It’s time to move beyond the blame game and exert pressure on our governments and our establishments to show maturity.
All the best
‘Conversations’, conceived by Dilip D’Souza, is based on the premise that, despite setbacks, it is critical to stay on the road to peace. This road, the process and the hard work of peace — rather than easy hatred and vilification — are part of this crucial journey.
The need of the hour: India-Pakistan détente, an atmosphere
conducive for progress on major contentious issues
By Alauddin Masood
Individuals and states want peace because it embodies opportunities enabling one to grow and prosper. It is the realisation of peace that provides an atmosphere conducive to inter-state trade, yielding considerable profits to businessmen and revenues to states in taxes/duties on goods. Peace also provides opportunities to citizens to get goods of their choice conveniently, comfortably and at reasonable rates.
South Asian countries, especially India and Pakistan, which have remained mired in disputes and rivalries, have a negligible inter-regional trade and failed in attracting foreign investments. This is despite the fact that they cater to the needs of almost one-fourth of the mankind. Consequently, the South Asia region remains under-developed, unable to provide even the basic necessities of life, like good education, health and civic facilities to most of its citizens.
Investors prefer to set up factories in countries where the law and order situation is under control. They flee from regions hit by violence and militancy. The entrepreneurs are like touch-me-not flowers, which wither away even with a single touch. In the same manner, investors promptly pack up from war-prone or conflict zones. As lack of investment hinders creation of additional job opportunities, this results in perpetuating misery and poverty in the violence-ridden regions.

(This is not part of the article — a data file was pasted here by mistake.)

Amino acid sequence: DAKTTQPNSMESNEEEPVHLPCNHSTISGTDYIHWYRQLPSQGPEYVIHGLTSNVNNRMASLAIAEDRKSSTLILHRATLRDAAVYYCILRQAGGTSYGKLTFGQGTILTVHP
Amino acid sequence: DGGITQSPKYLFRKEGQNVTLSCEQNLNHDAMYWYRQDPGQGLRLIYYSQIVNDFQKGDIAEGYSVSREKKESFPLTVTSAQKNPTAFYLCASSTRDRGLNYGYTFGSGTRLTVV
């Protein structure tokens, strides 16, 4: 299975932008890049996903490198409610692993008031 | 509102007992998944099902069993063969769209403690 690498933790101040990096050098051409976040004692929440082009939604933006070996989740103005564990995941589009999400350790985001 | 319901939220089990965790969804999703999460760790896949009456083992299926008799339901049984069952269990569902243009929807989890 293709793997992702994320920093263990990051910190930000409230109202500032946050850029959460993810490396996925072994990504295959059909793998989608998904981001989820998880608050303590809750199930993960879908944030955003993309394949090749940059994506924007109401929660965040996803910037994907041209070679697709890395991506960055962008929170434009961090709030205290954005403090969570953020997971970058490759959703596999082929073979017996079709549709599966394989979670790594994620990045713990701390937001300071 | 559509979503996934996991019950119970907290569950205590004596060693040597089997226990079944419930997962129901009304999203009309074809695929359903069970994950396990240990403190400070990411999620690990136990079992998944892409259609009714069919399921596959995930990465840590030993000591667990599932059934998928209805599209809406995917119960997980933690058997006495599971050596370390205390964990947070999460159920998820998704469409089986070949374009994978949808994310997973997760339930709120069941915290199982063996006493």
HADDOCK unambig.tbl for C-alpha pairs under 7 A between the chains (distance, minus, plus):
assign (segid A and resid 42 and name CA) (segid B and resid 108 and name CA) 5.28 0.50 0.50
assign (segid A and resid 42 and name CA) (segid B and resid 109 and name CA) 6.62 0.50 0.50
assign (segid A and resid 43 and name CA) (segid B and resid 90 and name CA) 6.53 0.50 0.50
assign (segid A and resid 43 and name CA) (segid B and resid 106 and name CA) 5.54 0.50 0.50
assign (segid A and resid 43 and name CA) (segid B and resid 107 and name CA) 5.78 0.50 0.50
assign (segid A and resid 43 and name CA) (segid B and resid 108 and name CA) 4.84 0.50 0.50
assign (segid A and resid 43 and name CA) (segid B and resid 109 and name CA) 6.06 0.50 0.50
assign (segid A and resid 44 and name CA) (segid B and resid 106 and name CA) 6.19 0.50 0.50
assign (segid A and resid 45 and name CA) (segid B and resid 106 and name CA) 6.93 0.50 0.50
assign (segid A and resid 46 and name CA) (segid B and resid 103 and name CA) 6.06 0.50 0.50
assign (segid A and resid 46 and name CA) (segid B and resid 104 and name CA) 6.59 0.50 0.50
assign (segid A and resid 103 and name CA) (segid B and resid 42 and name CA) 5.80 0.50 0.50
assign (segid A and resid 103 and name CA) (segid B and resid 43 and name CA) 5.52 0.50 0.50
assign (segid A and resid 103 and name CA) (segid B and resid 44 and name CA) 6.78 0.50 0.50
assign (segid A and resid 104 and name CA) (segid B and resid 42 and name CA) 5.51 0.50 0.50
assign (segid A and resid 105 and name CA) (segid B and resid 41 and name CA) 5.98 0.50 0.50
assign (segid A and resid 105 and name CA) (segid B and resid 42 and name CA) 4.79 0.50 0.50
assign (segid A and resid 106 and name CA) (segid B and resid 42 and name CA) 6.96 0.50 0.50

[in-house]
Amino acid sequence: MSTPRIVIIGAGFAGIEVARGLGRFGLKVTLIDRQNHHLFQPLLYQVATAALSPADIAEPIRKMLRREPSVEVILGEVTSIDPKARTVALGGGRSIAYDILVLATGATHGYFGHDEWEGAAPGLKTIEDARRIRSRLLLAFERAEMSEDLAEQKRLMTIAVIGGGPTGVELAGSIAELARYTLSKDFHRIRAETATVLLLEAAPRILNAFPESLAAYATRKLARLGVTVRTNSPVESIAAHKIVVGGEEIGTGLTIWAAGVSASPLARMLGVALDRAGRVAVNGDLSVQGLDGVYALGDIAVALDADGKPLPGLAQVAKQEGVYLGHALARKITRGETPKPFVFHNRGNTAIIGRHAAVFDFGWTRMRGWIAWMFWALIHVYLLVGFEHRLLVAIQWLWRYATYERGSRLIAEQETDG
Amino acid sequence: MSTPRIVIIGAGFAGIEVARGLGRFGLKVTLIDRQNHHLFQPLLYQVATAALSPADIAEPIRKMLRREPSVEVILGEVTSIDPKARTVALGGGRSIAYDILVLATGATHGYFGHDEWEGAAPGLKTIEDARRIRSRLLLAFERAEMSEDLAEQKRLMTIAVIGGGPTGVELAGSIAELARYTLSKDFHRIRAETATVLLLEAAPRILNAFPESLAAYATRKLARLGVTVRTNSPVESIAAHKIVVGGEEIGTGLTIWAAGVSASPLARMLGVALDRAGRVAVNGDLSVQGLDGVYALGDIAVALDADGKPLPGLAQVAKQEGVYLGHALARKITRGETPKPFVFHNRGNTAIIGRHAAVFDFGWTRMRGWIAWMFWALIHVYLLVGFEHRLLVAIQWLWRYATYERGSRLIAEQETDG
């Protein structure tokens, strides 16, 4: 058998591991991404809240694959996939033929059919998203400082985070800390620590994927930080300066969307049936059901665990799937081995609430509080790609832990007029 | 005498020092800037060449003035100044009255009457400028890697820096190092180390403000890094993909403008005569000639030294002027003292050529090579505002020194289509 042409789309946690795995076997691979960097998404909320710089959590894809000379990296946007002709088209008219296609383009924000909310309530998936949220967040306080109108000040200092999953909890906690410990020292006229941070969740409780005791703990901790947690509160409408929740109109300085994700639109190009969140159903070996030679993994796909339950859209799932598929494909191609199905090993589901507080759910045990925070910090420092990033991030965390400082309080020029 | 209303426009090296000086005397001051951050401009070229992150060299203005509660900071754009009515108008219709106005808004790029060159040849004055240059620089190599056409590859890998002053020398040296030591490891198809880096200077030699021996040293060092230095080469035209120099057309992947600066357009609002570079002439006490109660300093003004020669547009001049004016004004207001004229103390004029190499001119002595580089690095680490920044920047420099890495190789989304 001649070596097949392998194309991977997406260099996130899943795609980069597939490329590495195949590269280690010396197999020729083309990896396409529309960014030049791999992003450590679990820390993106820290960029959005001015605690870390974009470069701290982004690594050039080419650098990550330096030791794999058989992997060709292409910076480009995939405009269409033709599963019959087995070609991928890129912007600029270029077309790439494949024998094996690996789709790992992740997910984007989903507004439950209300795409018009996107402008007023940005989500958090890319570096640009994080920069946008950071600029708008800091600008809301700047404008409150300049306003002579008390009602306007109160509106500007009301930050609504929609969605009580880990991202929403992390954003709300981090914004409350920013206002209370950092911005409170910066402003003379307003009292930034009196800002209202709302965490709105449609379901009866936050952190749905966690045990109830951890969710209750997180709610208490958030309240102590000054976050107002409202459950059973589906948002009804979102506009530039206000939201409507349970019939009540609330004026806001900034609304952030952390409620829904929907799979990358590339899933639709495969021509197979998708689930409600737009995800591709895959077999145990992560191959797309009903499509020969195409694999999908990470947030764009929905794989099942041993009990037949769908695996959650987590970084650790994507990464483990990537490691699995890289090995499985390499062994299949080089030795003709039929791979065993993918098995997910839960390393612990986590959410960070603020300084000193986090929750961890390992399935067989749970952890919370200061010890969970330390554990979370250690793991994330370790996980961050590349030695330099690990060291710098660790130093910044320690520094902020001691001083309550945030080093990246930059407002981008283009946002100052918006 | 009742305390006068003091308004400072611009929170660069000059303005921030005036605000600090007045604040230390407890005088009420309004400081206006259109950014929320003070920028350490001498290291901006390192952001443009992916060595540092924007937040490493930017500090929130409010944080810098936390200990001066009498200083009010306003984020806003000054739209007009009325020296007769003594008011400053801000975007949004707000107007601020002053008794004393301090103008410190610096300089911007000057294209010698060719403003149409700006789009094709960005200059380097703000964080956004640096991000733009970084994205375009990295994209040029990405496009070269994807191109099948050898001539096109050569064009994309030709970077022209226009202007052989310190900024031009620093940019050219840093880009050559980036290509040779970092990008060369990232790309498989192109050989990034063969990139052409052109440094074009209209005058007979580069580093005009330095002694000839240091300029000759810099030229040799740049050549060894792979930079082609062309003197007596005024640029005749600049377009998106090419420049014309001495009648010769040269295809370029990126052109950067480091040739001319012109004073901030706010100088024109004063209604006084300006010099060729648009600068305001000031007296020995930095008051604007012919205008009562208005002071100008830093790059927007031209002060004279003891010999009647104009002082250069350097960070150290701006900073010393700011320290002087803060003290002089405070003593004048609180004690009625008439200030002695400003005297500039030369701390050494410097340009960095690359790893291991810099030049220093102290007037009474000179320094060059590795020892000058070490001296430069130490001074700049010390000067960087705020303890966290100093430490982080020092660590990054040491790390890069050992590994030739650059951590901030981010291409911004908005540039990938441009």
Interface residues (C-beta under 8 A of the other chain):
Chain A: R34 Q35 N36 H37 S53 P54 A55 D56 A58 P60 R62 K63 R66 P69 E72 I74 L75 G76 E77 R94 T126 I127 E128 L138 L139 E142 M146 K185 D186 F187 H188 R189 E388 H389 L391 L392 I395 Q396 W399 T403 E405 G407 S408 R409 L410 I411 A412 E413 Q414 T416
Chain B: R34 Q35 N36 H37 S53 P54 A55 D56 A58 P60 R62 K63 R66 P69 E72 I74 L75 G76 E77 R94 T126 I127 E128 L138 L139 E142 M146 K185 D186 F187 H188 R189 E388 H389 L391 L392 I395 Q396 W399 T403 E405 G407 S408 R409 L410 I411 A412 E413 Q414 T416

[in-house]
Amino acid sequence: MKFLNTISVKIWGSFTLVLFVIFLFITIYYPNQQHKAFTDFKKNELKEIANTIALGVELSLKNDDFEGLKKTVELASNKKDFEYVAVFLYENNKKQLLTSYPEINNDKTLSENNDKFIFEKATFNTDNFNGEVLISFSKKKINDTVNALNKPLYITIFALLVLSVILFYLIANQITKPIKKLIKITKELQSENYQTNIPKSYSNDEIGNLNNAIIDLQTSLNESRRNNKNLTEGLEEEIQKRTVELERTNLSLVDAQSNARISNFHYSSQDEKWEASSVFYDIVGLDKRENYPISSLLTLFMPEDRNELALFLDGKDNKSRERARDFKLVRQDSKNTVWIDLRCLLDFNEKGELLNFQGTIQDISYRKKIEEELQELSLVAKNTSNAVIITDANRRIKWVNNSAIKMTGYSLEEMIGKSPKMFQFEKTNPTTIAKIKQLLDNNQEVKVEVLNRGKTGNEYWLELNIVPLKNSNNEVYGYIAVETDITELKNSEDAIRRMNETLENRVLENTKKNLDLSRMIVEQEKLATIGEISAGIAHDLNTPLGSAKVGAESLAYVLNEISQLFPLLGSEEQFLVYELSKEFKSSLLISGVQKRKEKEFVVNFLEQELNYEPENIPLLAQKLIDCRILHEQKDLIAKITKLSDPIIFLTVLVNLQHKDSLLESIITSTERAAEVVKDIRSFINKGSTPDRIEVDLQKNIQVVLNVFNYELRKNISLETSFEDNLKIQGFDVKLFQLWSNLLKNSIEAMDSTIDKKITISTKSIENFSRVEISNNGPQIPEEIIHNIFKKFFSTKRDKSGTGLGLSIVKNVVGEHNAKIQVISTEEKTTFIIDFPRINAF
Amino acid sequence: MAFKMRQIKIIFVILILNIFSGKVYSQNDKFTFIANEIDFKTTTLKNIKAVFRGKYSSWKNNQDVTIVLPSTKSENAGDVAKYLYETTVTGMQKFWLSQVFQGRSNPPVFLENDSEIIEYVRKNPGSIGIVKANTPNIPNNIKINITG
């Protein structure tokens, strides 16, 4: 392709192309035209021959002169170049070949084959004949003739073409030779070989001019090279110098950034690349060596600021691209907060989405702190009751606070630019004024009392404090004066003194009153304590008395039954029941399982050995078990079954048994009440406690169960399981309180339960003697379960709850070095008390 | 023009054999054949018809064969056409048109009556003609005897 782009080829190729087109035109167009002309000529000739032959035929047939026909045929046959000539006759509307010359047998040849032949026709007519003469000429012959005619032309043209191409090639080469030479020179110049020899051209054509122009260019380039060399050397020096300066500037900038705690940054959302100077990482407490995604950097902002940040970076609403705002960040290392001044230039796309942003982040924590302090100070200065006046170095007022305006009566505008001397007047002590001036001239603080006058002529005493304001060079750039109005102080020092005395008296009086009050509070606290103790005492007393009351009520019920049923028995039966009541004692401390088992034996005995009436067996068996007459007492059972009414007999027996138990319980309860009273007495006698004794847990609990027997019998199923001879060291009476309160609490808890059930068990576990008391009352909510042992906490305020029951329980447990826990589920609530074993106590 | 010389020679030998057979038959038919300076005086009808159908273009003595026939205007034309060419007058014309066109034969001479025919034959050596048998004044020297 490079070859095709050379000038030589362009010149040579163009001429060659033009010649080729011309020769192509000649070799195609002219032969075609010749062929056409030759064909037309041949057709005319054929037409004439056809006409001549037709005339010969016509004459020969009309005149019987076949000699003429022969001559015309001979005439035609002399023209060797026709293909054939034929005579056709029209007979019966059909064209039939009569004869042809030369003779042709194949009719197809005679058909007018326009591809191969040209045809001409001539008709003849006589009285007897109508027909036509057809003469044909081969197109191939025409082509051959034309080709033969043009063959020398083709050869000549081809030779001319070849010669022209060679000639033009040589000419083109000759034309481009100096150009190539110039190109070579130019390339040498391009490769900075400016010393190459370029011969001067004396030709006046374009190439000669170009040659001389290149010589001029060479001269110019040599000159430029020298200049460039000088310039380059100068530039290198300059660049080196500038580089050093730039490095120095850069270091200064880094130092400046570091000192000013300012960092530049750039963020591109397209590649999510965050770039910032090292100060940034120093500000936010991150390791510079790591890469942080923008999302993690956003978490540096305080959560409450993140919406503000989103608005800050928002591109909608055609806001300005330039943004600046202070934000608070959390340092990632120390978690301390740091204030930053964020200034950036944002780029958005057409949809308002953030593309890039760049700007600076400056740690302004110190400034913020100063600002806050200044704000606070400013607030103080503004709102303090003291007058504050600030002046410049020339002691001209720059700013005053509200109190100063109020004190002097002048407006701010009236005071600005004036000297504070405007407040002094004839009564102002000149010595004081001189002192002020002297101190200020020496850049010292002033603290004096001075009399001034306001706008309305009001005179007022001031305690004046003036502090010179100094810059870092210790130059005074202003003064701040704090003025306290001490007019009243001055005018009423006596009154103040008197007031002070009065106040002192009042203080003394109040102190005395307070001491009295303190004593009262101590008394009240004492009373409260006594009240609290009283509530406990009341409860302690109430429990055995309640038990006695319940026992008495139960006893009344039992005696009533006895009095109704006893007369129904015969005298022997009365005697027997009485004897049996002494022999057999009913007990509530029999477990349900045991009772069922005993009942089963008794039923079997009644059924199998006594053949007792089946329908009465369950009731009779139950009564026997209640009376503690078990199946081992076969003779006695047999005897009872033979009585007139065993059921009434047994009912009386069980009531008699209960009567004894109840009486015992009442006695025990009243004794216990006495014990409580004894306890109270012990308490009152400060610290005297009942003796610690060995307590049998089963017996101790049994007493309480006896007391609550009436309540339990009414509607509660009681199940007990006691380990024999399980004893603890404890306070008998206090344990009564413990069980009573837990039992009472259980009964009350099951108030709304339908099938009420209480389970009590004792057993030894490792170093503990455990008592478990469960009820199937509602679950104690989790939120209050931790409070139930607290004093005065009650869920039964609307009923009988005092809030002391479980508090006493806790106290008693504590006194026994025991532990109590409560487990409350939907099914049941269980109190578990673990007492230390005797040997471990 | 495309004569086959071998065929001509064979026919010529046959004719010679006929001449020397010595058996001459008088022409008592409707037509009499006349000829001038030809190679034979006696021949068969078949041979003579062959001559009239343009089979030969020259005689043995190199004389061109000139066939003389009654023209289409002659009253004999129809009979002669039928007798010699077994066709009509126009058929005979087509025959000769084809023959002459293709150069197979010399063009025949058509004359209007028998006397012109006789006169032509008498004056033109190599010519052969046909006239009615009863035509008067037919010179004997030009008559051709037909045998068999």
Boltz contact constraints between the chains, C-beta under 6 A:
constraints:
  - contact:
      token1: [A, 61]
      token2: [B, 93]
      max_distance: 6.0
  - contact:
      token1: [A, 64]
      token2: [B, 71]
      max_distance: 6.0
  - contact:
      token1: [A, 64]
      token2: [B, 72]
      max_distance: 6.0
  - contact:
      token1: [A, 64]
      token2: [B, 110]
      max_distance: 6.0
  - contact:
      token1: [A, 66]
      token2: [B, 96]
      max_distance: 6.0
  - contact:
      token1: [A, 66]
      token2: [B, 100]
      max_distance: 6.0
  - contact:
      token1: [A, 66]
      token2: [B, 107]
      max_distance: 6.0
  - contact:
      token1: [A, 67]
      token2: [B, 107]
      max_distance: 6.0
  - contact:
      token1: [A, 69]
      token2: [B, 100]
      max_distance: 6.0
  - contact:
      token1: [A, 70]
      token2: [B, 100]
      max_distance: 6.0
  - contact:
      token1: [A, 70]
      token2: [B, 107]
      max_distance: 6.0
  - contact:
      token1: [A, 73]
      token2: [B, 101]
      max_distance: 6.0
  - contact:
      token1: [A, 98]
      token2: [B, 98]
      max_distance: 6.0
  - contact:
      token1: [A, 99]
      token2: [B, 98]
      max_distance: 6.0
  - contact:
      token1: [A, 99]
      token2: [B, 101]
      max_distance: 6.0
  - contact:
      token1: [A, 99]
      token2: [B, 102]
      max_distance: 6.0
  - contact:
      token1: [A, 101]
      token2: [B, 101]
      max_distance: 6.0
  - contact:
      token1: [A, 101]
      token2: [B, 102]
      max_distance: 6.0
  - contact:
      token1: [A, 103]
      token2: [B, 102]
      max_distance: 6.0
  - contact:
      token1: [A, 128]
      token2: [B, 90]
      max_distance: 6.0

In view of peace dividends, all states strive to achieve peace by securing their natural borders (like rivers and mountains) and keeping great distances through buffer zones, deserts, oceans, etc. between oneself and the potential enemies, or fostering social distance by prejudice and discrimination. However, it is another thing that national borders and distances become ludicrous in the age of rockets and missiles; while nationalist prejudices tend to break down in the age of extended interaction.
At macro level, the advantages of peace can be explained by making a comparative study of foreign investment in the Far East Asia and the South Asia and Afghanistan. Since the Far Eastern countries are, by and large, free from inter-state feuds, they have substantial regional trade and have also attracted sufficient foreign investments and, in the process, made considerable progress, earning the title of ‘Tiger Economies’.
Since the Soviet-inspired Saur Revolution (April 28, 1978), some parts of Afghanistan have remained engulfed in violence, militancy, death and destruction. The situation adversely impacted on the country’s economy. While it has weakened the formal sector, the informal sector (parallel or black economy) has become robust and a challenge for the land-locked state. Meanwhile, the condition of Afghan citizens has gone from bad to worse. Look what has happened to oil-rich Nigeria? Violence and turmoil has reduced it to a God-forsaken place on earth.
Cognizant of the importance of peace in the life of nations, one would commend the initiative taken by the South Asia subcontinent’s two media giants — Jang group in Pakistan and The Times of India across Pakistan’s eastern borders, aimed at establishing enduring peace in the region. Styled as ‘Aman ki Asha’, the quest of both media groups to bring peace enjoys popular support of the civil society in both the countries, where an overwhelming majority of people desire to see the growth of peaceful, friendly relations between their two nations.